As a part of the first grade science standards, Mrs. Allison’s class has been studying the life cycle and migration of the Monarch butterfly. Students watched as multiple caterpillars have spun chrysalis - a velcro-like arrangement of a silken pad spun by the caterpillar and one of the steps of the Monarch’s metamorphosis.
The first Monarch butterfly of the group hatched over the weekend of September 15-16 . To celebrate the achievement, Mrs. Allison and her students released the butterfly into the wild on Monday, September 17.
Before releasing the butterfly, the class tagged it with an identifiable sticker that they can track through the conservation and research website Monarch Watch in hopes the butterfly makes its migration to Mexico.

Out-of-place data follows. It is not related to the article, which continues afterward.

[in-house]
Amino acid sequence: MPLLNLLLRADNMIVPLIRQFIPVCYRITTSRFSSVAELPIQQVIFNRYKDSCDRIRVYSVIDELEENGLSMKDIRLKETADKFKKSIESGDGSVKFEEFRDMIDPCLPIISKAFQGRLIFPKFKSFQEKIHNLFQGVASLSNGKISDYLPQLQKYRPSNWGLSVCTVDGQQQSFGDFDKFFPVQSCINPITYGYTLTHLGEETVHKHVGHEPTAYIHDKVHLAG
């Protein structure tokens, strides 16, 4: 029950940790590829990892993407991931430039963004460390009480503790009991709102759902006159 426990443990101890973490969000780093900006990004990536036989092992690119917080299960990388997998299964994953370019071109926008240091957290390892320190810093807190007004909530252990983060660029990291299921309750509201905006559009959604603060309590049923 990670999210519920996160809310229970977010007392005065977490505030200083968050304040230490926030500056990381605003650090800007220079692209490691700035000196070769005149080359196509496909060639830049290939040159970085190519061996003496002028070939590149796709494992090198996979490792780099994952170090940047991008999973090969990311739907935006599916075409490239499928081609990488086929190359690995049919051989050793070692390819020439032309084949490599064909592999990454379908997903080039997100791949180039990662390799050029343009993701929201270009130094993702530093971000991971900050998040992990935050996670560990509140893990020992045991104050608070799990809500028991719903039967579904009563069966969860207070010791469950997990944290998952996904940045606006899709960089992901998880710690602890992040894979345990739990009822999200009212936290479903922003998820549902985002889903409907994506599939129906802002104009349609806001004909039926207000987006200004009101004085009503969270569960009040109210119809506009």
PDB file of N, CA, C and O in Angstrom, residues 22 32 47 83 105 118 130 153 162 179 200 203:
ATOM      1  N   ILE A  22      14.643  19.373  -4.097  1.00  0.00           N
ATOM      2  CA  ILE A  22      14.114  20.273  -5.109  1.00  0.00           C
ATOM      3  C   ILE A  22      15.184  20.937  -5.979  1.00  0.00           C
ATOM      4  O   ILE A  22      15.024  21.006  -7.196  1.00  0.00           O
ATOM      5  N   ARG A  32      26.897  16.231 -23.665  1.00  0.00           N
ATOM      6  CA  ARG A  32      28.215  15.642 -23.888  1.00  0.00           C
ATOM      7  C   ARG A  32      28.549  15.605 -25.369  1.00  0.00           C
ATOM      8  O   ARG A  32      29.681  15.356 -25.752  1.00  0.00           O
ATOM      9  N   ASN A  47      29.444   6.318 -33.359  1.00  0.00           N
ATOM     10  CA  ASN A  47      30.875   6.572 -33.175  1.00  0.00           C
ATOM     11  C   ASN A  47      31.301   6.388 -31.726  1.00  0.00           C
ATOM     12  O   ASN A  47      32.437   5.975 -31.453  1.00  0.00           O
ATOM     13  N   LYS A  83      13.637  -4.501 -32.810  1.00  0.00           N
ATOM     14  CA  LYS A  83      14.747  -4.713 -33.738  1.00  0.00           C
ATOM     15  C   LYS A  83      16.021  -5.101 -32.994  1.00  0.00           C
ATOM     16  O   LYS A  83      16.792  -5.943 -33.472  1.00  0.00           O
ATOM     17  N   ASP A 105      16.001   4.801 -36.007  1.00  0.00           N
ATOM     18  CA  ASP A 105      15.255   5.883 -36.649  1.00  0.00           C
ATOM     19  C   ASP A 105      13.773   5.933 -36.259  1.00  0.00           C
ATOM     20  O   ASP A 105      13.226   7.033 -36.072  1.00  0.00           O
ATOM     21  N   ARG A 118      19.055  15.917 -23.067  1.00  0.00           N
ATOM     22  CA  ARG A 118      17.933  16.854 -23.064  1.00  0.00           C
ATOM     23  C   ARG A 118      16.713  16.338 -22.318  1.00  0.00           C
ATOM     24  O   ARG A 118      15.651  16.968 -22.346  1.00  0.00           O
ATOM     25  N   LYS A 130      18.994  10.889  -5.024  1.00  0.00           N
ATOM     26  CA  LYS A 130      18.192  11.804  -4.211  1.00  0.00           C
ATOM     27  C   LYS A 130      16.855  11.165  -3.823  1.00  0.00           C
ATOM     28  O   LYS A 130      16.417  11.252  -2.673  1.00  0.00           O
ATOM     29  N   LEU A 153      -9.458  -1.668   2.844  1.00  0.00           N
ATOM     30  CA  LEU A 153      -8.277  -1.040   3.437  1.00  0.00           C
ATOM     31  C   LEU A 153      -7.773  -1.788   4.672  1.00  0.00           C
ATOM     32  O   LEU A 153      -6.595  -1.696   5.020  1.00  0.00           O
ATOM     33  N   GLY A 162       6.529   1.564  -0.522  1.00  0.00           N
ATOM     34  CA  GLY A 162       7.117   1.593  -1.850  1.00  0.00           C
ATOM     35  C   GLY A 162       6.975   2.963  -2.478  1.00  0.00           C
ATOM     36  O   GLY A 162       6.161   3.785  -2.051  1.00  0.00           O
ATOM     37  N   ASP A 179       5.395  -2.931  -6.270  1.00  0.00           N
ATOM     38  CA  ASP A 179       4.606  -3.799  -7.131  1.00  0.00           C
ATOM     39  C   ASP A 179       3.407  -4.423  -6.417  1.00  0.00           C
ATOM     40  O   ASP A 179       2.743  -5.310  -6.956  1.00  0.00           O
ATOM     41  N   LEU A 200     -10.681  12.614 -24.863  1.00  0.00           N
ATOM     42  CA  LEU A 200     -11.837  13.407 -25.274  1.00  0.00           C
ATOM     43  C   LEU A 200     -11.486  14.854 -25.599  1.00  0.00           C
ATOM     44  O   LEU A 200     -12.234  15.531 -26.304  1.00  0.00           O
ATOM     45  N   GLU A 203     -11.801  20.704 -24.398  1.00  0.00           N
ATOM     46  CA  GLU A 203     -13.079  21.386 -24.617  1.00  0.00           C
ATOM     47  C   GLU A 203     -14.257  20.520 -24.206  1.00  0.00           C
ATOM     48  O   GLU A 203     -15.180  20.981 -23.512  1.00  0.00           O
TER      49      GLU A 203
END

Monarch butterflies cannot survive a long cold winter and instead spend the winter in roosting spots. Those located west of the Rocky Mountains in the United States travel to small groves of trees along the California coast - those east of the Rocky Mountains fly farther south to Mexico. The Monarch’s are the only butterflies to make such a long, two way migration every year - traveling up to three thousand miles.
Mrs. Allison and her class hope to tag and release at least 13 more butterflies.